Herzog returns to Africa (where he made the astounding Fata Morgana)
to document a celebration of the nomadic Wodaabe tribe. In this 1988 documentary, Herzog films a yearly festival in which the men of this tribe adorn themselves with beads and makeup and parade before the women. The women make their choices among the men for an evening of pleasure or for marriage. Women, who in general marry at a very young age and remain with their family until puberty, receive a dowry taken from the tribe's herd of cattle and thus enjoy economic independence from their husbands. Therefore, divorce is possible and not uncommon. It's great, liberating, to see these huge tall men preening, fretting, worrying that they won't be beautiful enough to be loved, but it's not the looking glass aspect of the Wodaabe's culture that's most interesting. It's the people themselves. Perhaps they are gentler than most of us because of the relative equality of the sexes, but according to Herzog they are despised by the other tribal peoples of Africa. Threatened by drought, often forced to give up wandering and subsist on the outskirts of towns, what is wonderful about the Wodaabe is their resilience and pride. They consider themselves the most beautiful people in the world and they have a case. Herzog intersperses the most lovely and ethereal of Western music, music by Handel, Mozart and Verdi, with tribal chants. The effect of this confluence is a celebration of beauty, humanity and transcendence and it is over much too soon. ¶ This 1957 documentary, Les Maitres Fou,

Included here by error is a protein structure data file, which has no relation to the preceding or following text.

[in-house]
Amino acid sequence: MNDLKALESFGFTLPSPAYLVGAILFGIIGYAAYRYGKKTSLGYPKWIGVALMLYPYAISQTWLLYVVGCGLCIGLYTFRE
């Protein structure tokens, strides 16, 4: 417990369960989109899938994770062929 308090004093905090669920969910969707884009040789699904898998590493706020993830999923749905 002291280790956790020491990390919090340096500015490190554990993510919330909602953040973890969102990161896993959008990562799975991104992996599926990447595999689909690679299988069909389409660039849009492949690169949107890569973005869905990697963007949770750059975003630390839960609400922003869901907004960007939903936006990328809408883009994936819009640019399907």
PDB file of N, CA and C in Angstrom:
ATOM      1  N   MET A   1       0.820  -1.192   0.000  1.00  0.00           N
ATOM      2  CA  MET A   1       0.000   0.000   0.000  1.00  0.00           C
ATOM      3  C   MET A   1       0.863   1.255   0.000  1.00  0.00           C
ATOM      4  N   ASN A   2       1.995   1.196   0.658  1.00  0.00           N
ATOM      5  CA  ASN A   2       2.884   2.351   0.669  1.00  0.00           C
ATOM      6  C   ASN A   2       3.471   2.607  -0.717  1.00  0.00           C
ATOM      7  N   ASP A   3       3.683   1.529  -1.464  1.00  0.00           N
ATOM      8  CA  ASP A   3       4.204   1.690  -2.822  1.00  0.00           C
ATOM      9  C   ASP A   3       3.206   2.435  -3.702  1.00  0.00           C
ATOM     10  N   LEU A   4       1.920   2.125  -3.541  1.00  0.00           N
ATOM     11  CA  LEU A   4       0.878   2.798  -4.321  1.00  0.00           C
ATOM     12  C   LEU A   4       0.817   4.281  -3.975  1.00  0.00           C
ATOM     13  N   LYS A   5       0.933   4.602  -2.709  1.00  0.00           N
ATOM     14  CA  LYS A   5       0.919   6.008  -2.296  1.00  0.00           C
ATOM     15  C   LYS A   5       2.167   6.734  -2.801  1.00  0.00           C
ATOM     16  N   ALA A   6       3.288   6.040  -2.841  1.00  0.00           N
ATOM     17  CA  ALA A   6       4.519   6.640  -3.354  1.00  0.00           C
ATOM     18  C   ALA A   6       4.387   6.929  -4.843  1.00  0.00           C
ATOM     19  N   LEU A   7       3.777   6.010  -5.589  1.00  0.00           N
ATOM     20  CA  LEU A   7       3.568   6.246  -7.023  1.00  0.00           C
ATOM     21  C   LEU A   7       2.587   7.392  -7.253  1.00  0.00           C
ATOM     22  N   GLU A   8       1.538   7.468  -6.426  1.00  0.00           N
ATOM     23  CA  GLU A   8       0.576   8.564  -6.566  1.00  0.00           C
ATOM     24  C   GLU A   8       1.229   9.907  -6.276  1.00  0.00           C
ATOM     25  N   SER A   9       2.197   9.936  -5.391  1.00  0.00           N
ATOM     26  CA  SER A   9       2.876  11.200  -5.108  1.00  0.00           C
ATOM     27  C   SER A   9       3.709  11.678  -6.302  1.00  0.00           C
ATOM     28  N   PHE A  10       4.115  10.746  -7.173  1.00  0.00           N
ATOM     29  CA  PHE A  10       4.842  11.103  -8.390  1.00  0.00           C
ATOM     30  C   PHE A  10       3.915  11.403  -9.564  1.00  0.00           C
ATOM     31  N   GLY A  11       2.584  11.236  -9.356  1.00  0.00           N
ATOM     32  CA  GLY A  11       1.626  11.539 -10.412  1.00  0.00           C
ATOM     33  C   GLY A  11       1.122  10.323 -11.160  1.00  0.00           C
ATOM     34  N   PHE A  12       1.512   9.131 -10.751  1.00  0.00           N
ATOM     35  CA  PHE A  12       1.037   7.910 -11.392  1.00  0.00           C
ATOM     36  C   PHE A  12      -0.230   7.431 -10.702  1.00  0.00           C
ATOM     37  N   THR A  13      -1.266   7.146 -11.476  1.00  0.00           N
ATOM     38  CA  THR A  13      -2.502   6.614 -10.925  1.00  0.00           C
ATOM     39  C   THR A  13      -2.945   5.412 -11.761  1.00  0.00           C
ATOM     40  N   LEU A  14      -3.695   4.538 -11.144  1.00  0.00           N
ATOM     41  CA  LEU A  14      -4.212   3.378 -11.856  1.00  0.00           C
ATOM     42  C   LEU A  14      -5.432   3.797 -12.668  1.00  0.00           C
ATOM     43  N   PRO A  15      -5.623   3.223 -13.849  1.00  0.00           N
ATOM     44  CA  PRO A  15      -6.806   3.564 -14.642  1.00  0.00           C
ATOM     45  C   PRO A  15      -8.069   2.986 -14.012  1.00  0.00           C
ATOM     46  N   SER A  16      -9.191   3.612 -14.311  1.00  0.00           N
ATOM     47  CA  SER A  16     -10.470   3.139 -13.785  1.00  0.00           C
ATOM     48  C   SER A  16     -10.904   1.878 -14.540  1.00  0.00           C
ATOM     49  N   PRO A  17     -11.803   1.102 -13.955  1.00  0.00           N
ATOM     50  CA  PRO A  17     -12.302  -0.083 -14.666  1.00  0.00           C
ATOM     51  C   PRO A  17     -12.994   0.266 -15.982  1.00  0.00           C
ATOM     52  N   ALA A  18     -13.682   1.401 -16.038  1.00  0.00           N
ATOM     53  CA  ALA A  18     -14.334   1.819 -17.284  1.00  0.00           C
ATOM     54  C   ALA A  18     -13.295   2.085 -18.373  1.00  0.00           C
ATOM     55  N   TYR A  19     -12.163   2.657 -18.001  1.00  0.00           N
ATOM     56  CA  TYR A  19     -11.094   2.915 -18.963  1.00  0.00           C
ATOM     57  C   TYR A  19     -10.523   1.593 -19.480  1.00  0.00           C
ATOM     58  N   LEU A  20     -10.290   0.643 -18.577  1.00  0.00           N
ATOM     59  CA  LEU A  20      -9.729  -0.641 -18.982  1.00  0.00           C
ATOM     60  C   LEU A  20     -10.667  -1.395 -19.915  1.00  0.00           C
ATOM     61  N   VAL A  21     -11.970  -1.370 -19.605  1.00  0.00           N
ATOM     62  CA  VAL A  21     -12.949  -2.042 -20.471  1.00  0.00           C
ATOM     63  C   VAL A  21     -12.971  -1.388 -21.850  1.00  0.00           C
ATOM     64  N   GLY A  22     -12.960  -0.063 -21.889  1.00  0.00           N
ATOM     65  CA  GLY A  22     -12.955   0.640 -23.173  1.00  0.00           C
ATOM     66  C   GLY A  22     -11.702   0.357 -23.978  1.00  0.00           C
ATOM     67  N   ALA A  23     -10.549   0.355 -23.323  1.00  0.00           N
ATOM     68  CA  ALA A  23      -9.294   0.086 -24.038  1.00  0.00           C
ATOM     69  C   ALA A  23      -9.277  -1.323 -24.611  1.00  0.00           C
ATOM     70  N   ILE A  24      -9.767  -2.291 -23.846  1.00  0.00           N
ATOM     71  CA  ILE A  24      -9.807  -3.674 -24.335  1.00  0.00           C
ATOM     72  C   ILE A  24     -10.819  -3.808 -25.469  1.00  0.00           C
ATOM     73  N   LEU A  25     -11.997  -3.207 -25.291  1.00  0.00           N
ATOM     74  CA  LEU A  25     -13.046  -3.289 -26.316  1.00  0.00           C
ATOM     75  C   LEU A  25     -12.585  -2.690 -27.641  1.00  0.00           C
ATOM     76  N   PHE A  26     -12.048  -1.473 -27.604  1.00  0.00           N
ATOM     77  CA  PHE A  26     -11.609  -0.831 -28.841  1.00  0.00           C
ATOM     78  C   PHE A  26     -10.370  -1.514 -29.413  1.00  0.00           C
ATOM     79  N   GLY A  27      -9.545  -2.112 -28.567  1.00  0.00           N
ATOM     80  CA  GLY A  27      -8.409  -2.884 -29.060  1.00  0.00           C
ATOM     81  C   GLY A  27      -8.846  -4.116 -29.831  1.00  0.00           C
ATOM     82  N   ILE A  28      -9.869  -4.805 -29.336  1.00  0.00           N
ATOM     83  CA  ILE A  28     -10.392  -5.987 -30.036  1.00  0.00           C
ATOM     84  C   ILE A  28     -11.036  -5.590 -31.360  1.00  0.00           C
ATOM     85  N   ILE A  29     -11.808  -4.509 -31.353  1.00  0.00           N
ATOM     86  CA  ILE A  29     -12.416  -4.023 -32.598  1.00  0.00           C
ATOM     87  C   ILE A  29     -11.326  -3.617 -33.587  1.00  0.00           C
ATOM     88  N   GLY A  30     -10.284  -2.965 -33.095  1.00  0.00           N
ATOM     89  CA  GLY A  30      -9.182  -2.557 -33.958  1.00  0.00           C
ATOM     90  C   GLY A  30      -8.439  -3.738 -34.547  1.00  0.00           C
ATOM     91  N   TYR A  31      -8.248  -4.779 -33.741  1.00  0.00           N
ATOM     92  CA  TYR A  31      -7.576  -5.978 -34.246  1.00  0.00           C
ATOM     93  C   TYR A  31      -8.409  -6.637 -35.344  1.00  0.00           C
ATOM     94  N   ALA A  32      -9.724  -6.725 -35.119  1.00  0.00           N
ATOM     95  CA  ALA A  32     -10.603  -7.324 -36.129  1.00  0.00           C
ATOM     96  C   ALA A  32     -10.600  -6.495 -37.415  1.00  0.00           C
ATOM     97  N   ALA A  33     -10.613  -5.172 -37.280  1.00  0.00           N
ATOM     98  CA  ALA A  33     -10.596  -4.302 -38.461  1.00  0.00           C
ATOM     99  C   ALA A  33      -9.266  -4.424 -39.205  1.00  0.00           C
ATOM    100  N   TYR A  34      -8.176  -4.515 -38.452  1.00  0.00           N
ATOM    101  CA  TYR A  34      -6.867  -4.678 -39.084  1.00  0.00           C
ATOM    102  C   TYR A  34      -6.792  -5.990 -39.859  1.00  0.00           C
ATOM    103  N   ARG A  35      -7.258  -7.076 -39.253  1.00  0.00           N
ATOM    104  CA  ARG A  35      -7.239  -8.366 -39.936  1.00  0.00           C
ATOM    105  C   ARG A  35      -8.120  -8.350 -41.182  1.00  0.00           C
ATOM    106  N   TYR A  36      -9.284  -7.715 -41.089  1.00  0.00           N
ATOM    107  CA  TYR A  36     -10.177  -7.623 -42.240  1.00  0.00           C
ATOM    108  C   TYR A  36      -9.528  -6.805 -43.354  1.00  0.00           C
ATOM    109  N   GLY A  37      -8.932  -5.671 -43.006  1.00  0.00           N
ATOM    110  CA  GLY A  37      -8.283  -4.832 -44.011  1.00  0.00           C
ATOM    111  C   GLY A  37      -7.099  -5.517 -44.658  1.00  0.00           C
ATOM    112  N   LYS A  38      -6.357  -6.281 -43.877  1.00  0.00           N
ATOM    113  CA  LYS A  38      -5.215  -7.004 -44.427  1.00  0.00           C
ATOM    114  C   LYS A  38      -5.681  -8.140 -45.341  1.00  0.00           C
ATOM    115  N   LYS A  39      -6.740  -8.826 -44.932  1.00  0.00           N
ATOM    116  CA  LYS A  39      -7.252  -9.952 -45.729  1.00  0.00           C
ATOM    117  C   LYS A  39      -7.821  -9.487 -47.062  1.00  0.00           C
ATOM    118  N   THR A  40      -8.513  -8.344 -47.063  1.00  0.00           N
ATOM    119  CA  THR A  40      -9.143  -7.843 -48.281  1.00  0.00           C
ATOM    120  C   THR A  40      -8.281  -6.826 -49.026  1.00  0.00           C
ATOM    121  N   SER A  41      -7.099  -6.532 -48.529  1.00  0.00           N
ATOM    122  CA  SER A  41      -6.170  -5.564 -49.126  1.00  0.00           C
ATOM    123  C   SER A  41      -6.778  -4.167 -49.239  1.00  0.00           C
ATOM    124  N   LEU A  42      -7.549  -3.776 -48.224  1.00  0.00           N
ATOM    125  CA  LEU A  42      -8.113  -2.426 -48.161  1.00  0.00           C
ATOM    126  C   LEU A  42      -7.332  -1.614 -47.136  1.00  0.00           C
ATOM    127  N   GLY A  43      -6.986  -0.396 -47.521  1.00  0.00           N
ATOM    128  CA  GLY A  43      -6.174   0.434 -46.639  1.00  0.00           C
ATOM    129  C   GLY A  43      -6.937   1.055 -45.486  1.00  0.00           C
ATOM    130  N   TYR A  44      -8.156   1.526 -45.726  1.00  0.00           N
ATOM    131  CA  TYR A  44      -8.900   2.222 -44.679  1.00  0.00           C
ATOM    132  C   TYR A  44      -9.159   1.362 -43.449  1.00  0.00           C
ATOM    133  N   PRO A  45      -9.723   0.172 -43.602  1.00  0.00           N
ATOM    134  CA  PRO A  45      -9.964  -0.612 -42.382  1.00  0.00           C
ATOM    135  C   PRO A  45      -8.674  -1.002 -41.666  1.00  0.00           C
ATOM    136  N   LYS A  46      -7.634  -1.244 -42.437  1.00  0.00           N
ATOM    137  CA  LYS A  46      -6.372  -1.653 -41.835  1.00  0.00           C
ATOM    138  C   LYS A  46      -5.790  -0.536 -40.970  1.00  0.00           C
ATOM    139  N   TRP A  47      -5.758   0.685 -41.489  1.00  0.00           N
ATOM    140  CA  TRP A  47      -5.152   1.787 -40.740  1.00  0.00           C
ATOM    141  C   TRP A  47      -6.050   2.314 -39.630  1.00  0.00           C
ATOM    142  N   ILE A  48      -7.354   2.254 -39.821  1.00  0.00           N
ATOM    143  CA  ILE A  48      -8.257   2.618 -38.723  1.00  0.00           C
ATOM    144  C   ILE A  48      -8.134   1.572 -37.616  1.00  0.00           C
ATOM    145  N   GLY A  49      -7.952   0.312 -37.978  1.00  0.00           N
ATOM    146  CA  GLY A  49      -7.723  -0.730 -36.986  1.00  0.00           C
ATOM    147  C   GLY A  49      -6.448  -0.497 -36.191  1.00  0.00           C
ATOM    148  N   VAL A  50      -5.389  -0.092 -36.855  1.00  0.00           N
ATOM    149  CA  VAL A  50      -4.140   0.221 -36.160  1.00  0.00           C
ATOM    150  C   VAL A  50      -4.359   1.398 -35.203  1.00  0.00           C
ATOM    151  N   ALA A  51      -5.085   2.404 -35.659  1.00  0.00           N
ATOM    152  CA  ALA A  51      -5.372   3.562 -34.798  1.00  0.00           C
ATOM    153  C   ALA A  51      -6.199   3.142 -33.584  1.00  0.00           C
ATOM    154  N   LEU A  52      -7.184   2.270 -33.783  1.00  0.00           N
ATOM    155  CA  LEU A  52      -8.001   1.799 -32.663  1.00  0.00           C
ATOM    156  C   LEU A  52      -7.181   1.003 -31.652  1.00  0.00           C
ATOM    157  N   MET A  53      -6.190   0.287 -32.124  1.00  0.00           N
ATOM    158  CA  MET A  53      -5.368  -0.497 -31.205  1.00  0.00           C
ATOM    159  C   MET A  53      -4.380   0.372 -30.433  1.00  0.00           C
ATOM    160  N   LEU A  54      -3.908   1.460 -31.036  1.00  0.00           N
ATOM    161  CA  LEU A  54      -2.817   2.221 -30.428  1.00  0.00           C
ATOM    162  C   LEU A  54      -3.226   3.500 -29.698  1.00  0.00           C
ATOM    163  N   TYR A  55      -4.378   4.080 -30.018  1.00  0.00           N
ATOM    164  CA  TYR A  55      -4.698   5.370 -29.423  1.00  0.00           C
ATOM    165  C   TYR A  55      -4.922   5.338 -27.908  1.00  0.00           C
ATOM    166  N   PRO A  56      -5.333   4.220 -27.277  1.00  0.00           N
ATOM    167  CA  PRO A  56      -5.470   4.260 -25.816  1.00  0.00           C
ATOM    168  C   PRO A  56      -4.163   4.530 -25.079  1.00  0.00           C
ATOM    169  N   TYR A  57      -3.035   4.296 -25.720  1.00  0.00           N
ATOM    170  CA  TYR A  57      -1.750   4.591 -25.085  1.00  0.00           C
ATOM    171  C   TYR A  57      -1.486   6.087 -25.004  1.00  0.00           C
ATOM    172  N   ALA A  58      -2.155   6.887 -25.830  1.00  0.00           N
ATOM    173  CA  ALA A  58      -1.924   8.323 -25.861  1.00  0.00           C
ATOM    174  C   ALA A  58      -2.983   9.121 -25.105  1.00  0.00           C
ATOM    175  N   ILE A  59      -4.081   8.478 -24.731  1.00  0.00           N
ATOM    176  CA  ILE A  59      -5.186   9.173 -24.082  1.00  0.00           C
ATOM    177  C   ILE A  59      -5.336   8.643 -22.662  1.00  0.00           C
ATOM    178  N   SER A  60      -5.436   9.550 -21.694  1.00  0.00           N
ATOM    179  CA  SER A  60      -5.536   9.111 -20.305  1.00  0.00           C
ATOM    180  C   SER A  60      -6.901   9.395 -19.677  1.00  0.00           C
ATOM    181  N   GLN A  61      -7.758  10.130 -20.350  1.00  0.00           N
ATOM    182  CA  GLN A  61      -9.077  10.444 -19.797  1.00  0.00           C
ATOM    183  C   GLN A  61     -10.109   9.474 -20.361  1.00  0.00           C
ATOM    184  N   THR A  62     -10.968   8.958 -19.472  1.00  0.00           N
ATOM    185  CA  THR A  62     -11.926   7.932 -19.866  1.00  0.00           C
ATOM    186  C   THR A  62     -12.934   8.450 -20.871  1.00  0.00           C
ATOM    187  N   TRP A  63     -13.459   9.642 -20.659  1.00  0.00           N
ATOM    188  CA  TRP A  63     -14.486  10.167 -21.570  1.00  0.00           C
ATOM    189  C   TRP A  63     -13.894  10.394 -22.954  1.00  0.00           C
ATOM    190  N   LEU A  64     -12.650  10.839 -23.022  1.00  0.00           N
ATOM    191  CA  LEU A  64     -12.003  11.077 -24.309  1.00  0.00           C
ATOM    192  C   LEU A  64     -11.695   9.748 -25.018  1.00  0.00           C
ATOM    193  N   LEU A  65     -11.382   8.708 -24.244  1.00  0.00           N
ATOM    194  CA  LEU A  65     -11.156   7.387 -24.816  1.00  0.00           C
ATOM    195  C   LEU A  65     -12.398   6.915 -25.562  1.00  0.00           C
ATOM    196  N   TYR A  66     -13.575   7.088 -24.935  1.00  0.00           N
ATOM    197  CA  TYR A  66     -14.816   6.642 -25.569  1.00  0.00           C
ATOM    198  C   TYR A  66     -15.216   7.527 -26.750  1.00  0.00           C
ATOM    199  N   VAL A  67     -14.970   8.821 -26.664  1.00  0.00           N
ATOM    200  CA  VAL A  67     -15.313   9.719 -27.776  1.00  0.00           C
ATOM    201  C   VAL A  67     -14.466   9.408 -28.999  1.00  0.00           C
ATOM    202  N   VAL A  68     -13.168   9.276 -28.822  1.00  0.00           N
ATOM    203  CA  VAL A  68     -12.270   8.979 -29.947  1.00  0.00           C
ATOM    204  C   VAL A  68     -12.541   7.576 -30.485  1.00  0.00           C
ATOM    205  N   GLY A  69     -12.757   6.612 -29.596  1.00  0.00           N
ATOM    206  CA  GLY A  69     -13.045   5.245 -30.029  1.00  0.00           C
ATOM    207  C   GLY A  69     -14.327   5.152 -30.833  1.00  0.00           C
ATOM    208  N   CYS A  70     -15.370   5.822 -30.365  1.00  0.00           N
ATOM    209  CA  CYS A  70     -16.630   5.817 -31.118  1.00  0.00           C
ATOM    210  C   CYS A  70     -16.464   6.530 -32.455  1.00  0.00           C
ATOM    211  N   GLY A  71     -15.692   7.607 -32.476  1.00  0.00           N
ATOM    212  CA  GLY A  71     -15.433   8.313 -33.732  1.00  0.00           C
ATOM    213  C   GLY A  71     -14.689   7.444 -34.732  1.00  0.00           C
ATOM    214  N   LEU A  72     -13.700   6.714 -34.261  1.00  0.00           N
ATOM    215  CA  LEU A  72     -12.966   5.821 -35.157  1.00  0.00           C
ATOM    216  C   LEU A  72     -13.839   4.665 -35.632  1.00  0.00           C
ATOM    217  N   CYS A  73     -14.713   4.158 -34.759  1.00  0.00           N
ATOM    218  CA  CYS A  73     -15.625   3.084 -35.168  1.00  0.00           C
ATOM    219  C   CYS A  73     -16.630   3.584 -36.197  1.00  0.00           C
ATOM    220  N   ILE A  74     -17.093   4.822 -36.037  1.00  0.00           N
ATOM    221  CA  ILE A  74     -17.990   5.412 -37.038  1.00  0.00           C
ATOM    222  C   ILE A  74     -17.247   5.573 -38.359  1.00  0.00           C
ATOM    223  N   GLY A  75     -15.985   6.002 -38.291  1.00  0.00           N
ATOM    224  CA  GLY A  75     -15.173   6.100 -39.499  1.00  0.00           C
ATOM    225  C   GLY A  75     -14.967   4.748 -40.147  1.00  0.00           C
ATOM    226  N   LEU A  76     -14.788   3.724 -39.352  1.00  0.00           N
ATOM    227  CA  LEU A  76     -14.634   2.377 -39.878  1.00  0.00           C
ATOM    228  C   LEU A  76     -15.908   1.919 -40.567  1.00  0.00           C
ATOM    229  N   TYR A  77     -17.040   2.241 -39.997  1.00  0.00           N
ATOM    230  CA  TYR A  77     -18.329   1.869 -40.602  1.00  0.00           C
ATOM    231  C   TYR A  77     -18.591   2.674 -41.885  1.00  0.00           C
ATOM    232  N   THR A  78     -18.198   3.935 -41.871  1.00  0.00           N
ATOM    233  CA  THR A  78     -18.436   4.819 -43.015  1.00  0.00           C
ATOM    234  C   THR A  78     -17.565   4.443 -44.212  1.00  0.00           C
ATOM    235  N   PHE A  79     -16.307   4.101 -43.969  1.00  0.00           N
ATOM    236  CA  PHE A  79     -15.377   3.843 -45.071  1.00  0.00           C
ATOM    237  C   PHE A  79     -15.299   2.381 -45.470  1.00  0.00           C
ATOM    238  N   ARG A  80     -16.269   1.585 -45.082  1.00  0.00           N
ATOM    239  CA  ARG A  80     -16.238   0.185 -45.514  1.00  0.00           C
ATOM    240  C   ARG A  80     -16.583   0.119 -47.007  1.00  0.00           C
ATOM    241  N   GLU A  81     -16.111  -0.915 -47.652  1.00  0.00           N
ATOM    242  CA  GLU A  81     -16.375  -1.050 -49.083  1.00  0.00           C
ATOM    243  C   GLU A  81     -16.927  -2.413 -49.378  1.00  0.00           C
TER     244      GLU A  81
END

may be influenced by the work of the great French anthropologist Claude Levi-Strauss, but it's also an example of the sensationalist documentaries so popular at the time. In this short film, members of a strange African sect leave their jobs to travel deep into the bush for a religious ceremony that involves possession by various demigods. In the throes of possession, the faithful foam at the mouth (a lot) and they take on the personalities of gods who resemble members of the ruling class of British colonials. Rouch doesn't quite know what to make of it all, so he records it and in true 1950s documentary style, tacks a specious explanation on the end. It's amazing. However, the inclusion of Les Maitres Fou
with Herzog's film is at least problematic. Does seeing these two films together make them a trip to the side show when Herzog was attempting something slightly more exalted? Perhaps. But perhaps I am underestimating the type of audience these kinds of films will draw. Certainly, it was an experience I enjoyed.